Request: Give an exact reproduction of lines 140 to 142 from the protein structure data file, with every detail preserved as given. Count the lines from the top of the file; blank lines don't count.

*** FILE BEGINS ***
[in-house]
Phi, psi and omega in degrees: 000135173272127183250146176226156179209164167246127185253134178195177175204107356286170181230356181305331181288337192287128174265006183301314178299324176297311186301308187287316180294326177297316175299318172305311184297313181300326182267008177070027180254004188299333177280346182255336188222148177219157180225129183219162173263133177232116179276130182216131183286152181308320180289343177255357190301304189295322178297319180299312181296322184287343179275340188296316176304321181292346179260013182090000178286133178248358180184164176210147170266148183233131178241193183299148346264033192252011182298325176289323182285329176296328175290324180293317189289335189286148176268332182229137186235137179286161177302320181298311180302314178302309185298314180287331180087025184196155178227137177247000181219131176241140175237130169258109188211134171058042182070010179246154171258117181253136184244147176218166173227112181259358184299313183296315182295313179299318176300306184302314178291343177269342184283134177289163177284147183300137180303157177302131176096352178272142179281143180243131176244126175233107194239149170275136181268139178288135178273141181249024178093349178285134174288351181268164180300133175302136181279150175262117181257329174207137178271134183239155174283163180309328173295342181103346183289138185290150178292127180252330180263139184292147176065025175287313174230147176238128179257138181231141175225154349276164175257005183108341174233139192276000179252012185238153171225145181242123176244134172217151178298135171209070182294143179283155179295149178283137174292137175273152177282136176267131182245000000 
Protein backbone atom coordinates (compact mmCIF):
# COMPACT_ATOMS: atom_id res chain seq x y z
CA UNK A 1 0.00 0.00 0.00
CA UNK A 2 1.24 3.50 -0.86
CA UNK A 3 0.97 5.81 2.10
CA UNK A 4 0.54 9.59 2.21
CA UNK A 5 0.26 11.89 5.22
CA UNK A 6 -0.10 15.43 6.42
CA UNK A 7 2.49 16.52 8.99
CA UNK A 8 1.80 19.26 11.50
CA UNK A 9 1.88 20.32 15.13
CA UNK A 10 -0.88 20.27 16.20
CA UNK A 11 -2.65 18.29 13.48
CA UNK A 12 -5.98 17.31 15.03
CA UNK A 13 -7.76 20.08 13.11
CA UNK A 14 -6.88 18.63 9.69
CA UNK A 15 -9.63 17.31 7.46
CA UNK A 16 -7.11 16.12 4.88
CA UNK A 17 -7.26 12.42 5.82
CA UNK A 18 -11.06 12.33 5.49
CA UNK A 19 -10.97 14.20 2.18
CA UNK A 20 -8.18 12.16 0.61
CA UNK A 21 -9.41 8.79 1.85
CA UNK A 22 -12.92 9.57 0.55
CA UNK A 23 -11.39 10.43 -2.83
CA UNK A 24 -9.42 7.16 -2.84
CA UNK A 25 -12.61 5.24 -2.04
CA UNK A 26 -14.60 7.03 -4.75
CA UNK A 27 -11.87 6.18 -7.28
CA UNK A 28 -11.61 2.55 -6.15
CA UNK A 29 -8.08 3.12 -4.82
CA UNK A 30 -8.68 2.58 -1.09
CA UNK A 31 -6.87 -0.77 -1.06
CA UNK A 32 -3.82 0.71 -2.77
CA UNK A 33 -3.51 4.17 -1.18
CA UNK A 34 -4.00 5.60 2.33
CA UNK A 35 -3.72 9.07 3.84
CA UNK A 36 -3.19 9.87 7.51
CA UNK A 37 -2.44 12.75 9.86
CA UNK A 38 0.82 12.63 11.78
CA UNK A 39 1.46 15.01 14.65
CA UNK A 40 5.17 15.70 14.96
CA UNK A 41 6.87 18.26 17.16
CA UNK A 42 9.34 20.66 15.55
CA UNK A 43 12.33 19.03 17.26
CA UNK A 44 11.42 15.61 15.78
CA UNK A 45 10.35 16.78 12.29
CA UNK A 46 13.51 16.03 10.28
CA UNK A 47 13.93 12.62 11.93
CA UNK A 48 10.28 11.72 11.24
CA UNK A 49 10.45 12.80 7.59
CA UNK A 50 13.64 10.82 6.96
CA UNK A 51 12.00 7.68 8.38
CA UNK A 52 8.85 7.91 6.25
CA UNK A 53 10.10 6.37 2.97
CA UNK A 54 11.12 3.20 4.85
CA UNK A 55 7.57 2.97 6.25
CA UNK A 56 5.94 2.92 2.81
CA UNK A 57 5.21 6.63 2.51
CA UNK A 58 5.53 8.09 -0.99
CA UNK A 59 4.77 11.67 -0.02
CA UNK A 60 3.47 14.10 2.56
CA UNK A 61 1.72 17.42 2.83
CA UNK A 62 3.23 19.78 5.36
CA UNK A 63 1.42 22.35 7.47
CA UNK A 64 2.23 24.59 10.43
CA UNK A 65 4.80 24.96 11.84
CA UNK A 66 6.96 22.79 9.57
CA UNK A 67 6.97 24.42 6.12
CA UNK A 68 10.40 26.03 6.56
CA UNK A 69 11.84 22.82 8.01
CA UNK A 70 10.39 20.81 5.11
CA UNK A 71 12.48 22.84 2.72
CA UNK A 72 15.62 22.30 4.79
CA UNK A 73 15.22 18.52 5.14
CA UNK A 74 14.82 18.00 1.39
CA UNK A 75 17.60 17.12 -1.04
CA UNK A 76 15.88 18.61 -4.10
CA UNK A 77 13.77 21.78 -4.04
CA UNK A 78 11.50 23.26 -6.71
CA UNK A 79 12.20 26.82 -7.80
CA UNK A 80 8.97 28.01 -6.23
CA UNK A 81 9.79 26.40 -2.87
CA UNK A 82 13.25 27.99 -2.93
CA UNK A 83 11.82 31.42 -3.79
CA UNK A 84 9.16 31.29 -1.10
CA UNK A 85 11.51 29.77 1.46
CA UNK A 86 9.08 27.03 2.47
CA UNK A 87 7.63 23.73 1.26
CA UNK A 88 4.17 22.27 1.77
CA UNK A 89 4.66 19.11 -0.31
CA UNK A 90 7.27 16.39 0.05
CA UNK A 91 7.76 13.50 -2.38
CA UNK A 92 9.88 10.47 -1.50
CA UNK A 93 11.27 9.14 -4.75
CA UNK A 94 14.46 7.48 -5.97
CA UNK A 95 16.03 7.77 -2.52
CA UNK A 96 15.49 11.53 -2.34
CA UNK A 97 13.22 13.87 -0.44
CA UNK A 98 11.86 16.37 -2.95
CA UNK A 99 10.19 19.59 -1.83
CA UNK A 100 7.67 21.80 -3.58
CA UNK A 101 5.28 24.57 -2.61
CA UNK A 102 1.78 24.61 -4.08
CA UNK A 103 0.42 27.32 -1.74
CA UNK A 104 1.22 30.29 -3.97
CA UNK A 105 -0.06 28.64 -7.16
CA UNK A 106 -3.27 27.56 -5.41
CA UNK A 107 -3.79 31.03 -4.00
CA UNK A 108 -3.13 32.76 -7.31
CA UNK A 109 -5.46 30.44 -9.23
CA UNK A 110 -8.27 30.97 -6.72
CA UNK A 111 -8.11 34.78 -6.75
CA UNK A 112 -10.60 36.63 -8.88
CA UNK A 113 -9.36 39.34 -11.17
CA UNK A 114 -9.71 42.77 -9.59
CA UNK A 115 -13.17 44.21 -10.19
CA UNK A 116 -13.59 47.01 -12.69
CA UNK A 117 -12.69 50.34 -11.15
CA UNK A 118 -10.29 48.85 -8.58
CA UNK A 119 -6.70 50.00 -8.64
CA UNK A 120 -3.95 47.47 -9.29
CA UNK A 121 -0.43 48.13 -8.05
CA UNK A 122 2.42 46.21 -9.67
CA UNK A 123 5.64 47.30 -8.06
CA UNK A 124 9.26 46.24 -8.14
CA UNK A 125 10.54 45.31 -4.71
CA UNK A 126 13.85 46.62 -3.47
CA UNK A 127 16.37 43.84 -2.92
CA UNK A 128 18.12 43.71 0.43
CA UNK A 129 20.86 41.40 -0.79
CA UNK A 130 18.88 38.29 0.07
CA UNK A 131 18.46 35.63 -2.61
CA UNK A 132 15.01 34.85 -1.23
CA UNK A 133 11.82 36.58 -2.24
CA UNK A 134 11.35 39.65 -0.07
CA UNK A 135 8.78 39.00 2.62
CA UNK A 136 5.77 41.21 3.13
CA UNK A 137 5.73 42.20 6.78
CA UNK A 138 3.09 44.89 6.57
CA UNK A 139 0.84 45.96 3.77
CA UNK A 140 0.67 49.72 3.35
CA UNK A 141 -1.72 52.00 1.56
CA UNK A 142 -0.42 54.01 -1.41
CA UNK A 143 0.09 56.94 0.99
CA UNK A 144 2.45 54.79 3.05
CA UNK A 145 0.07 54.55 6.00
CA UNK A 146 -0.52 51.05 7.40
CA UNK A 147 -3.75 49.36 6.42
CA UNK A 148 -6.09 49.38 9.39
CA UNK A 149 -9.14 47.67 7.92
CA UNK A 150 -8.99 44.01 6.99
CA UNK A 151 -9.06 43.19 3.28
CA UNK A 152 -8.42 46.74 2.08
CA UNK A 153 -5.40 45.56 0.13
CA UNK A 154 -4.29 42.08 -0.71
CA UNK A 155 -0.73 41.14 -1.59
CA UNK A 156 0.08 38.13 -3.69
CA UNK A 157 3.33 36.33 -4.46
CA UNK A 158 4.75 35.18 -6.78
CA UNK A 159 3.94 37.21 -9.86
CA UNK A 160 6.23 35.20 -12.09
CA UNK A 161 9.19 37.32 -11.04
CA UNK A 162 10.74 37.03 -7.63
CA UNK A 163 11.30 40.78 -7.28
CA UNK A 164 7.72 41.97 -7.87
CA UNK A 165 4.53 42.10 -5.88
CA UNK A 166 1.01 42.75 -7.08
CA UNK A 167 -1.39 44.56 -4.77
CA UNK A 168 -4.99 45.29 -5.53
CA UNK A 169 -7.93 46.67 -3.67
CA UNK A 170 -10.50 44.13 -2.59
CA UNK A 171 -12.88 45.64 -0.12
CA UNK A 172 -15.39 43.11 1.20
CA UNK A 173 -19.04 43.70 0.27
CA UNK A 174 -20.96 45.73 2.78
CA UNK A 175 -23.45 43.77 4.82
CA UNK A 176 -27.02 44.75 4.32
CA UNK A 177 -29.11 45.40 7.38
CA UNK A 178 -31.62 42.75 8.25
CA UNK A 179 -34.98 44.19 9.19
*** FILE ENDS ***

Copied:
CA UNK A 136 5.77 41.21 3.13
CA UNK A 137 5.73 42.20 6.78
CA UNK A 138 3.09 44.89 6.57